Should social media companies do more to shut down extremist accounts?
Earlier this week, notorious hacking group Anonymous released a list of ISIS Twitter and Facebook accounts and vows fresh attacks against social media accounts associated with the extremist association.
This most recent attack on the extremist group follows Anonymous’ open decision to “declare war” against terrorist groups the world over.
In a video published on YouTube, Anonymous said that ISIS would be hunted down and treated like a virus. It was also made clear that the members of Anonymous came from a myriad of different backgrounds:
“First we need to clarify few a things. We are: Muslims, Christians, Jews. We are hackers, crackers, Hacktivists, phishers, agents, spies, or just the guy from next door. We Are students, administrators, workers, clerks, unemployed, rich, poor. We are young or old, gay or straight. We wear smart clothes or rugs. We are hedonists, ascetics, joy riders or activists. We come from all races, countries, religions, and ethnicity. United as one, divided by zero. We are Anonymous.”
Since the initial announcement, over 1,500 social media accounts, recruitment sites and email addresses have been removed from the internet. In addition to this, Anonymous have also announced plans to launch a series of attacks against states accused of funding ISIS.
An Anonymous source speaking to Forbes last year declared: “We plan on sending a straightforward message to Turkey, Saudi Arabia, Qatar and all other countries that evidently supply ISIS for their own gain… In the next few days, we will begin defacing the government websites of these countries so that they understand this message clearly.”
The response to this revelation has been varied, but should social media companies do more to shut down extremist accounts?
It is the opinion of many, if not most, that social media websites have a “social responsibility” to contribute more to the fight against terrorism.
David Cameron issued a plea to the likes of Facebook and Twitter to grant Britain’s intelligence agencies access to the data and content of online communications between terror suspects, also stating that there should be no “safe space” for terrorists. But who can and will draw the line? It seems that Anonymous have taken said line into their own hands, ignoring the outcries regarding freedom of speech.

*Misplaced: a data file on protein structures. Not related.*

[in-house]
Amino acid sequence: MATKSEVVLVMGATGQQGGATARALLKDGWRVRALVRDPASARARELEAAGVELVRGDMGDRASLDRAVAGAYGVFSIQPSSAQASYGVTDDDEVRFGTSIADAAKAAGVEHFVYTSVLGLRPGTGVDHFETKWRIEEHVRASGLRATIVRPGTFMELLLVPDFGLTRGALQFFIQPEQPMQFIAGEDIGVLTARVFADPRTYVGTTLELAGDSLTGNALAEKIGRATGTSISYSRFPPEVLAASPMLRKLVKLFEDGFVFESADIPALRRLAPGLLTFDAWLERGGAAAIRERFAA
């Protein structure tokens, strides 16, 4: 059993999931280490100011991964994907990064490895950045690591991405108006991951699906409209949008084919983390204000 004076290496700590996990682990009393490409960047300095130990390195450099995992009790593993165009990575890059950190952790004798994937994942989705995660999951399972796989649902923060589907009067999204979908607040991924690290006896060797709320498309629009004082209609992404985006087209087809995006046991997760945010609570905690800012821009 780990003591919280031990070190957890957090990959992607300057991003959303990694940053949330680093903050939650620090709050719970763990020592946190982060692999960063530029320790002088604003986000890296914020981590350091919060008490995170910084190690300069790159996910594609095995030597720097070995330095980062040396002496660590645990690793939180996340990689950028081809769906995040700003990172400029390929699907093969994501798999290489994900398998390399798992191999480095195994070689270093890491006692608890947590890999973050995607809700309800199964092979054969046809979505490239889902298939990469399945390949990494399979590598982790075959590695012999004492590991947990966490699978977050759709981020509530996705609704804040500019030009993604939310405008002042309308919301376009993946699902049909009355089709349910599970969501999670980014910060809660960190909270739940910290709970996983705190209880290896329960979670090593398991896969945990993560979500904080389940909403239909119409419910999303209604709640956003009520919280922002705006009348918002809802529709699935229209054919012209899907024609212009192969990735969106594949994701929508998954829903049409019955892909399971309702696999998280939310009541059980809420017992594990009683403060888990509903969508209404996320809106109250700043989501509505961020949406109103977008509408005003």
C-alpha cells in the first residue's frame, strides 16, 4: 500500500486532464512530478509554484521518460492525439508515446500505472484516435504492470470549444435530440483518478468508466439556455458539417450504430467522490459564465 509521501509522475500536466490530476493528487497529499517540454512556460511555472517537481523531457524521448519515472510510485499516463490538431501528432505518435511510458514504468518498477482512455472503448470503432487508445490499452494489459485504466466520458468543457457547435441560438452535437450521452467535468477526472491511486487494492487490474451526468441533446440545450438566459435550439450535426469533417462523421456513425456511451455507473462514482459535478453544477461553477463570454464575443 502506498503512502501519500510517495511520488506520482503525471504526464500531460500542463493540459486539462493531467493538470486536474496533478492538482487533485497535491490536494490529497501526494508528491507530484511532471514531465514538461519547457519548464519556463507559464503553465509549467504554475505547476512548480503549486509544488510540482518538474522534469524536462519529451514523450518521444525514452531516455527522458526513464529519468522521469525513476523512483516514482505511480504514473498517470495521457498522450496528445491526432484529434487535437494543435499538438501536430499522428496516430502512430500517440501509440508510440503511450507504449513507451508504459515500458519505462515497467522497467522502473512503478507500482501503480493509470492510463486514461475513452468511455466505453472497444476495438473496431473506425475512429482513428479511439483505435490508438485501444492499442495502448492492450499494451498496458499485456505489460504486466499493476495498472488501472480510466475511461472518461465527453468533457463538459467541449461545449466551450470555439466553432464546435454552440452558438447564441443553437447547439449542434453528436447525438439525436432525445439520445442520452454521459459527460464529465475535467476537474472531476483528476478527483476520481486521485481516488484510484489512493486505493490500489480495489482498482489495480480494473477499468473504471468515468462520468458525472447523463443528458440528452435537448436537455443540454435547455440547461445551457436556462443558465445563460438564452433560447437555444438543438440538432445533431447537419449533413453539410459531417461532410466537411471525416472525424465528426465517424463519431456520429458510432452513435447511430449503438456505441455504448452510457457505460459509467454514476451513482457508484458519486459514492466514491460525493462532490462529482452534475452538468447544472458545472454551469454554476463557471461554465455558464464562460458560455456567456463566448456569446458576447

It seems ironic that when governments call for rights to hack into private data, such a proposition is opposed fervently, yet when Anonymous take the matter into their own hands, without need for request, their actions are praised.
Essentially, it comes down to the age-old Robin Hood mindset: we like a rebel who breaks the rules to achieve good in the world, but we rain down hard on the authority figure who tries to do things by the book. A generalised idea, but when facing the scarily lawless organisations behind terrorism, methods not in the book have to, at least, be considered.
An underlying false sense of personal security could rise from this. If those social media giants do nothing to expel terrorist suspects from their services, Anonymous will; but surely it’s crucial for everyone to do their bit, rather than relying on a group of hackers we’re socially expected to condemn.
The reality is that the lines are extremely blurred and what exists is a grey area of internet morality which requires more attention than it is currently receiving. Everyone should do more to stop online terrorism in all forms, from extremist communication to the sort of incessant bullying which causes people to take their own lives, whether that’s done via Cameron’s intelligence agencies forcing their way in or through other means.
The general public have to allow for a few mistakes whilst appropriate plans are put into place. Finding the balance between maintaining free speech and protecting the public has been a consistent struggle throughout history and is seemingly becoming an even larger challenge online.
As Anonymous and their motto – “we do not forgive, we do not forget” – take the lead in combatting the spread of media terrorism, it seems we are yet to see a united front amongst social media companies in finding a system that both liberates and protects people using the internet.